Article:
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The Misidentification Of Lerna Fountain At Corinth: Implications For Interpretations Of The Corinthian Idol-Food Issue (1 Cor 8:1–11:1)

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Chapter Summary

In their archaeological excavations of Corinth, F. J. de Waele and Carl Roebuck identified the Asklepieion of the city, as well as an adjacent spring, dining rooms, and peristyle court which they further identified as the fountain called Lerna by Pausanias. Many New Testament scholars have accepted de Waele's and Roebuck's identifications of the sites, and some scholars doing detailed investigations of Paul's instructions on idol-food (1 Cor 8:1-11:1) have made particular use of these identifications for their interpretations and reconstructions of the Corinthian idol-food issue. This chapter demonstrates that the adjacent spring and dining rooms were facilities of the Asklepieion and that diners at the site would have known that only sacrificial food was consumed there, while Lerna should be properly identified with the nearby Fountain of the Lamps. The Asklepieion and its adjacent spring/dining room complex are to be identified as a unified site - that of the Corinthian Asklepieion.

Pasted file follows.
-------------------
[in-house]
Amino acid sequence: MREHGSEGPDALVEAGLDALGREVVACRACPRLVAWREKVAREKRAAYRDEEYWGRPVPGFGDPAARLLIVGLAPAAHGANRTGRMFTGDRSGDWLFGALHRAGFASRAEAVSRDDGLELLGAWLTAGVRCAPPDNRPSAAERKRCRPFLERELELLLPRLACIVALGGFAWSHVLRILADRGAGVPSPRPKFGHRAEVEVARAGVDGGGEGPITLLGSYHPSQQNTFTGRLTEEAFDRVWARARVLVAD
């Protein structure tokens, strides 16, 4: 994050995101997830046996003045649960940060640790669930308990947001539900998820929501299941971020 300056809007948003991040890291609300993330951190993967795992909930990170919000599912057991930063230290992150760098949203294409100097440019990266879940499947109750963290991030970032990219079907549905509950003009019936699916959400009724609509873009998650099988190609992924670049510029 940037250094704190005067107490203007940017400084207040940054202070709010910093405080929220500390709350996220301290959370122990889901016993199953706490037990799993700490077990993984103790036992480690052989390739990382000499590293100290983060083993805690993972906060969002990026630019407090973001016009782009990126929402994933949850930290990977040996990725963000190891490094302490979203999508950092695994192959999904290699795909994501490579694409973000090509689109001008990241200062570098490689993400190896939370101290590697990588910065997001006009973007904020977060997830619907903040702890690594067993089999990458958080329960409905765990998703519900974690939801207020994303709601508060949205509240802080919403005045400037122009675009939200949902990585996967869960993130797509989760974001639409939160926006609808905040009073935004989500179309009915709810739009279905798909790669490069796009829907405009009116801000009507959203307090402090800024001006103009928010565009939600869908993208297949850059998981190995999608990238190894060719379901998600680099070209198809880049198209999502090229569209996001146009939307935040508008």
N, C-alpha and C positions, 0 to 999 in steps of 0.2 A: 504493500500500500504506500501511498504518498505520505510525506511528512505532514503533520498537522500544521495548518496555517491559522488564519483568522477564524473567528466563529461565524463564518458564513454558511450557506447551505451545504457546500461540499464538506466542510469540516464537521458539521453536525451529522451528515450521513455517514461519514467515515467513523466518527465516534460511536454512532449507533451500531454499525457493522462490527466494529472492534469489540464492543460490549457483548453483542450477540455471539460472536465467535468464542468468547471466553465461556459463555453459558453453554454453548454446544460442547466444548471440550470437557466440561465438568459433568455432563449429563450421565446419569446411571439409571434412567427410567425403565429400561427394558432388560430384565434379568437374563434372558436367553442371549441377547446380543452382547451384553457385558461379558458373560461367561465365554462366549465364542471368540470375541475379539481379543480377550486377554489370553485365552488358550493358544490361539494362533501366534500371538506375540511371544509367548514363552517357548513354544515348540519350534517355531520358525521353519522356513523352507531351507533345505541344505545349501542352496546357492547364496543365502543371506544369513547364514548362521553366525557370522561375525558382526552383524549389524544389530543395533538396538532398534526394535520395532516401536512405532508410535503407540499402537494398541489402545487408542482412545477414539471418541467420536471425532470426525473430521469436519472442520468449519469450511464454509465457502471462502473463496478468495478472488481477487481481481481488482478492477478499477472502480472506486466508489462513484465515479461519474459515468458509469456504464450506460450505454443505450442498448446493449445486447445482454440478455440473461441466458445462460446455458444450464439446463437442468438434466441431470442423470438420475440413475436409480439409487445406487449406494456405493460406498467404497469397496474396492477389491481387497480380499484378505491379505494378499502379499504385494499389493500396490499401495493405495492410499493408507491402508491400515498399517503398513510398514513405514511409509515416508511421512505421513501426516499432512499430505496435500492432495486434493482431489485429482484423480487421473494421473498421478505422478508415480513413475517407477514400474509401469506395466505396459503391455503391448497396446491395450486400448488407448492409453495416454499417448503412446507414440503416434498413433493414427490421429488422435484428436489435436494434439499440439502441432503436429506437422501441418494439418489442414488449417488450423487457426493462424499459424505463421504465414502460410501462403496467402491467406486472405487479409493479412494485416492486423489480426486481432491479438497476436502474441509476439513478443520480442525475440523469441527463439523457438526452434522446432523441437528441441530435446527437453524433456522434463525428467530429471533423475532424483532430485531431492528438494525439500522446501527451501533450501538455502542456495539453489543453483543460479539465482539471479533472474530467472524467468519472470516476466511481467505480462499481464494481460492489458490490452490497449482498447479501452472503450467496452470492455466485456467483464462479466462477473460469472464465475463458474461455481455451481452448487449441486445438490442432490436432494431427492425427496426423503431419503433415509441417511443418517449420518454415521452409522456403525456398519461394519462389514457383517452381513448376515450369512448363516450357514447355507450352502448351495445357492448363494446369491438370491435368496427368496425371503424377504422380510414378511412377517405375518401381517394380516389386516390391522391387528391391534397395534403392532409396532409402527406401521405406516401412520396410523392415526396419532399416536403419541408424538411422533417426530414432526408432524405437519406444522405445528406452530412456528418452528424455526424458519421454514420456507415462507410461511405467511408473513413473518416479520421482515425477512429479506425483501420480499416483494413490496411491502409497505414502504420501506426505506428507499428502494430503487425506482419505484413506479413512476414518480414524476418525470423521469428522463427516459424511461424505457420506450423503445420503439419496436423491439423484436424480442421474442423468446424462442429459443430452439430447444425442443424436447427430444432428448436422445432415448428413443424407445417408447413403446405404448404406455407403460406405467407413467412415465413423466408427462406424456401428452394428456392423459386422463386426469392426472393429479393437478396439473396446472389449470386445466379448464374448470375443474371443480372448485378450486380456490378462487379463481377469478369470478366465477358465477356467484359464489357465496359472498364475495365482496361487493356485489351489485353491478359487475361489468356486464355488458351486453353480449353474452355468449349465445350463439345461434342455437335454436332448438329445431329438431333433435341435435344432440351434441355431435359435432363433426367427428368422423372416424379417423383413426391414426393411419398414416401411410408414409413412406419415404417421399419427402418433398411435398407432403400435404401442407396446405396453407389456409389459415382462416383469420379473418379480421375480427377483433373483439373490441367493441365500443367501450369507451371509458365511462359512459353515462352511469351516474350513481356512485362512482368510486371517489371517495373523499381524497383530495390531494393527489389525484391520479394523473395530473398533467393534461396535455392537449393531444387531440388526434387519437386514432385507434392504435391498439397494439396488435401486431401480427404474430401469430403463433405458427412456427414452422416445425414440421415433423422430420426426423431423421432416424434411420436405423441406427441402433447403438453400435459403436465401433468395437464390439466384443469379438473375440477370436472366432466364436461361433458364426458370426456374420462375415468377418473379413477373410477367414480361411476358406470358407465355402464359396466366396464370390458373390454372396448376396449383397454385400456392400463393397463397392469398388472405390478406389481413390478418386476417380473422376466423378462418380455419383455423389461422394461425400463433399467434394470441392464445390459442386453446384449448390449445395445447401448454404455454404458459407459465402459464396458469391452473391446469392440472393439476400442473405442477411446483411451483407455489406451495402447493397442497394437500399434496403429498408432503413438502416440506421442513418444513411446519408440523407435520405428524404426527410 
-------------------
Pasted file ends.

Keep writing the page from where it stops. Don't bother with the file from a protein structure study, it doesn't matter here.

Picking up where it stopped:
Keywords: Asklepieion spring/dining rooms; Corinthian idol-food issue (1 Cor 8:1-11:1); Lerna fountain



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